• Pat O'Brien Says:

            He’s got all those bikes for these three reasons:
            He can’t bear to sell one.
            He tests bikes for a living and so is constantly tempted to add another to the fleet. It’s an occupational hazard.
            The voices in his head, and there are many, tell him to buy more.
            So, you now see, it his not his fault.

        • Hurben Says:

          I’d put it as mid 80s. Has first generation cantilevers & shimano friction thumb shifters. 5 speed cassette & brake levers that would not have looked out of place on any of my Motocross bikes of the same era.

          It came with the original owners manual but annoyingly Trek did not put a print date in it.

    • Shawn Says:

      I recall a hearty XC Ski racer, wilderness adventure racer and a darn good friend that used to show up at our races in Fairbanks, AK in the 90’s. He had acquired an MB zip that had a broken chainstay that he continued to take to a welding shop for periodic repair. Both bike and good friend (Andy Stearns) were / are tough souls.

      Myself, I still ride 8-speed 26″ wheel rigs because my budget is now, and has been for quite some time, limited. I keep them rolling and enjoy the hell out of them. Although the arms get pretty stiff after a lengthy 35 mile ride. As for gearing, I’m a Pantani-ish kind of rider and prefer my 24-36-48 rings with a 30 rear cassette. I can ride most trails that I like and then scream home on the pavement with the 48-11. I do have another 8-speed hardtail with a SID fork and first generation stealth XTR. I really enjoy it. One of these days when my old jalopy becomes a valuable classic car, I’ll sell it and upgrade to a cushiony 27-fiver and find out why I wasn’t able to keep up with the pack when bombing downhills…..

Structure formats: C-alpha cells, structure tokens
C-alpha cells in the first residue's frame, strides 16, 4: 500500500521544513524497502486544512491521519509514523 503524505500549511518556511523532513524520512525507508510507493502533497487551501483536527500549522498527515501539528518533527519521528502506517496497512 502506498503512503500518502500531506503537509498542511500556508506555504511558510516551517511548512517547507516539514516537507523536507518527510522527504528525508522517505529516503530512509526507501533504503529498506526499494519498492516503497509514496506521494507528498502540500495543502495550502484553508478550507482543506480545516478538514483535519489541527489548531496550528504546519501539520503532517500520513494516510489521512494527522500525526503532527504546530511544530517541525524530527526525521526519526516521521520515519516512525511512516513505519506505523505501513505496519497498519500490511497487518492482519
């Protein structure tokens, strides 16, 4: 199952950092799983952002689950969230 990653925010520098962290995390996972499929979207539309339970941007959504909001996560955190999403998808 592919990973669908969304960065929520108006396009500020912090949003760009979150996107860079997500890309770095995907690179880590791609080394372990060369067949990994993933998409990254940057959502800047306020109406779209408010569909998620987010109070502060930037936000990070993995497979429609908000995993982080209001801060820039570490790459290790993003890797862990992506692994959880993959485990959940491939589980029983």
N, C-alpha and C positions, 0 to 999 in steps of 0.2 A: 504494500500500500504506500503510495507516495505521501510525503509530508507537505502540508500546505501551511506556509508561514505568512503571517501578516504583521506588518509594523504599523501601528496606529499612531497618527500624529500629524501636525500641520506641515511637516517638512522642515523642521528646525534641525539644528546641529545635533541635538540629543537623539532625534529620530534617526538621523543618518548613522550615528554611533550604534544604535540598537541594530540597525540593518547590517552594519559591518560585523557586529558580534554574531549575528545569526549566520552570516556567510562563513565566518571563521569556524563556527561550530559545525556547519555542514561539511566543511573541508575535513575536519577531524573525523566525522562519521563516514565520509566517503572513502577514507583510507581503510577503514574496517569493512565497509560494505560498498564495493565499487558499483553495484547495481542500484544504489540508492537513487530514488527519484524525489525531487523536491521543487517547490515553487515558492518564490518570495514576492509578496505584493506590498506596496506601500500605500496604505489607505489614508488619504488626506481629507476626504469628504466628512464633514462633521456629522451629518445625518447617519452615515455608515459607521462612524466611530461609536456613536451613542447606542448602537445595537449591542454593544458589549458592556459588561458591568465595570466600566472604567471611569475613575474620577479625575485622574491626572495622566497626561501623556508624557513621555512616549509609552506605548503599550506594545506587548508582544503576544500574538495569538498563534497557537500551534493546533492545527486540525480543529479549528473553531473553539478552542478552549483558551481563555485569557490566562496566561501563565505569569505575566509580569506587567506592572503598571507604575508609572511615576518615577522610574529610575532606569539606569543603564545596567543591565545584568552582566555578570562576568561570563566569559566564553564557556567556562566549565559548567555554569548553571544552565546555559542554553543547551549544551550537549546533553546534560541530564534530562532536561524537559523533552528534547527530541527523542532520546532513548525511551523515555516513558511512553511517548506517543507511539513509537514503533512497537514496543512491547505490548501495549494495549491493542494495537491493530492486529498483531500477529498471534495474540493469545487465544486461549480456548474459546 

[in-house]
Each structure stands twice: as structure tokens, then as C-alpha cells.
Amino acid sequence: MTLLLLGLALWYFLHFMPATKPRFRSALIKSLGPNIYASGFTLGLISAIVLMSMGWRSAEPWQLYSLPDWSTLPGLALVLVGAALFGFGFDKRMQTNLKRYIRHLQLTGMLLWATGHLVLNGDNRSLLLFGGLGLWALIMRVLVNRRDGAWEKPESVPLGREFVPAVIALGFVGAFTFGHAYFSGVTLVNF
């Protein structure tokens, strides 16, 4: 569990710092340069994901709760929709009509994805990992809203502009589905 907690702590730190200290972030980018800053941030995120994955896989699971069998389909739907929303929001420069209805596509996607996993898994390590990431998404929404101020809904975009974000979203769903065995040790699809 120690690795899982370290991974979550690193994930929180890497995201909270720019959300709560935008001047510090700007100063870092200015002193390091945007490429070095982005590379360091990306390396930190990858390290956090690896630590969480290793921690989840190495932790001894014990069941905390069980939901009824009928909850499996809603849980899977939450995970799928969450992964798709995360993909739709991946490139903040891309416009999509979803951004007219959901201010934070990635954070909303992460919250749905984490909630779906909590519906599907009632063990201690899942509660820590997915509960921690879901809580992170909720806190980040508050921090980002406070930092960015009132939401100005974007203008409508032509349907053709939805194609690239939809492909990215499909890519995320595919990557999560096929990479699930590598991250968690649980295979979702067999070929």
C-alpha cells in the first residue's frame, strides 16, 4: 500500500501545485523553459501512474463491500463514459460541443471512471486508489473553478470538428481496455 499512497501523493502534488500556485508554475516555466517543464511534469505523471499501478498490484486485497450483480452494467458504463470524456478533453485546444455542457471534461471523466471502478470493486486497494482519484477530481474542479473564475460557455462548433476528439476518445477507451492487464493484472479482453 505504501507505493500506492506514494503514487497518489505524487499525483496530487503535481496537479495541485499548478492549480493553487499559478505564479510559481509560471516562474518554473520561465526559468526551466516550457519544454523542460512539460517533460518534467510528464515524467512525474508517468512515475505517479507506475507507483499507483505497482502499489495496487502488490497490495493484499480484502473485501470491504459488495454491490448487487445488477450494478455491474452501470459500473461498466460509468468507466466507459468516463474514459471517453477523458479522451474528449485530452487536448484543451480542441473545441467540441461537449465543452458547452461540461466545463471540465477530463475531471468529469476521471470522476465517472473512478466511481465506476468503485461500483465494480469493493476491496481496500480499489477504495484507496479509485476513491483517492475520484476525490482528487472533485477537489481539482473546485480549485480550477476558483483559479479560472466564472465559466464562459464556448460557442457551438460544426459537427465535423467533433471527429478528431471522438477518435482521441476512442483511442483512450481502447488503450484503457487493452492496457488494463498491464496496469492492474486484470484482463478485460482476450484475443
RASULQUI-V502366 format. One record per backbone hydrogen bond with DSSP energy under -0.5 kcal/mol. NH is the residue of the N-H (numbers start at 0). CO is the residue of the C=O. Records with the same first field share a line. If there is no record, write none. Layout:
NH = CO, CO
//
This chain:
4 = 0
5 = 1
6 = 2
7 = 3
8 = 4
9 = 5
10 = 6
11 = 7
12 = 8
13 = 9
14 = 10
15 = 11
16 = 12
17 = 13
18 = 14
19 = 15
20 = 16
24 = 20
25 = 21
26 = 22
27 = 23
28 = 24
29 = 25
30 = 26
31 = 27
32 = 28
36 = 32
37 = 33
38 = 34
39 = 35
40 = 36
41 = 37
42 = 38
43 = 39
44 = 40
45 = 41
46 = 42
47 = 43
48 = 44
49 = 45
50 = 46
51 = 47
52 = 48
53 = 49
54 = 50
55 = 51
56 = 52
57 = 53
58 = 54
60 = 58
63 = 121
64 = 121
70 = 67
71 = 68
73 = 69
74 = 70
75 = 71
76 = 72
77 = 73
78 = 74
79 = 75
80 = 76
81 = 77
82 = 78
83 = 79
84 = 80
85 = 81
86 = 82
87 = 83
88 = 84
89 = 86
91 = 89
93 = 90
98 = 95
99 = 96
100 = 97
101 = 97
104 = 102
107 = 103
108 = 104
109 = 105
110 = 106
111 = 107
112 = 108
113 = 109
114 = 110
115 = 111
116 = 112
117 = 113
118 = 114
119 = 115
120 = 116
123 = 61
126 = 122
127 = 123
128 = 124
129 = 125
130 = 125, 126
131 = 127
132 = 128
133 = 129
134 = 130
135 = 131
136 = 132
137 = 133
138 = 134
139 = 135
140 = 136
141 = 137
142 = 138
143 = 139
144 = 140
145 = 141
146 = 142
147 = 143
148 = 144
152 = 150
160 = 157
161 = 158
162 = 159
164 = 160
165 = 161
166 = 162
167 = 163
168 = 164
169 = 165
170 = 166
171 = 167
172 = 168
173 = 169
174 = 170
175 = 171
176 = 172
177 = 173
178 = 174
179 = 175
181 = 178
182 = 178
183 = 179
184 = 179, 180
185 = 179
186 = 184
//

Or, I might just pick up one of them thar electric critters like the one I was drafting off of going up one of our local climbs….Well, the drafting part was a limited 60 second adventure at about 18 mph when I normally pull the climb at 13mph. Jeesh !

  3. mooremediaone Says:

    Hi Patrick, I took a look at both those Jones links you provided – the new SWB and the older City & Touring. Great looking, both of them.

    It’s really nice to see someone designing tough bikes without a front shock – keeping the entire frame more simple and practical.

    I can attest that such a frame for off road riding is indeed a blast, since I’ve been doing it with ye old B’stone mb4 with a pair of 2.3 knobs stuffed underneath. Not perfect, but such a fun rude.

    But with either of those Jones, they both provide nice modern goodies that seem to add more comfort, tire size, attachment points and so on.

    Seriously considering this as my next n +1 🙂 But I’m going to wait until Grant P introduces his first mountain bike coming up in a month or so. Guaranteed not to have a front shock either.

    Happy trails,
    ~doug moore

    • Patrick O'Grady Says:

      Doug, Jeff Jones is a bear for the details. He goes waaaaay down into the weeds, trying to figure out ways to make a better bike.

      That said, so does Grant the P. I’m very much looking forward to seeing his latest project.

  4. Mark Rothschild Says:

    …Donny’s… Imaginary WALL

  5. Carl Duellman Says:

    ‘six yards up satan’s colon’ is my new band’s name.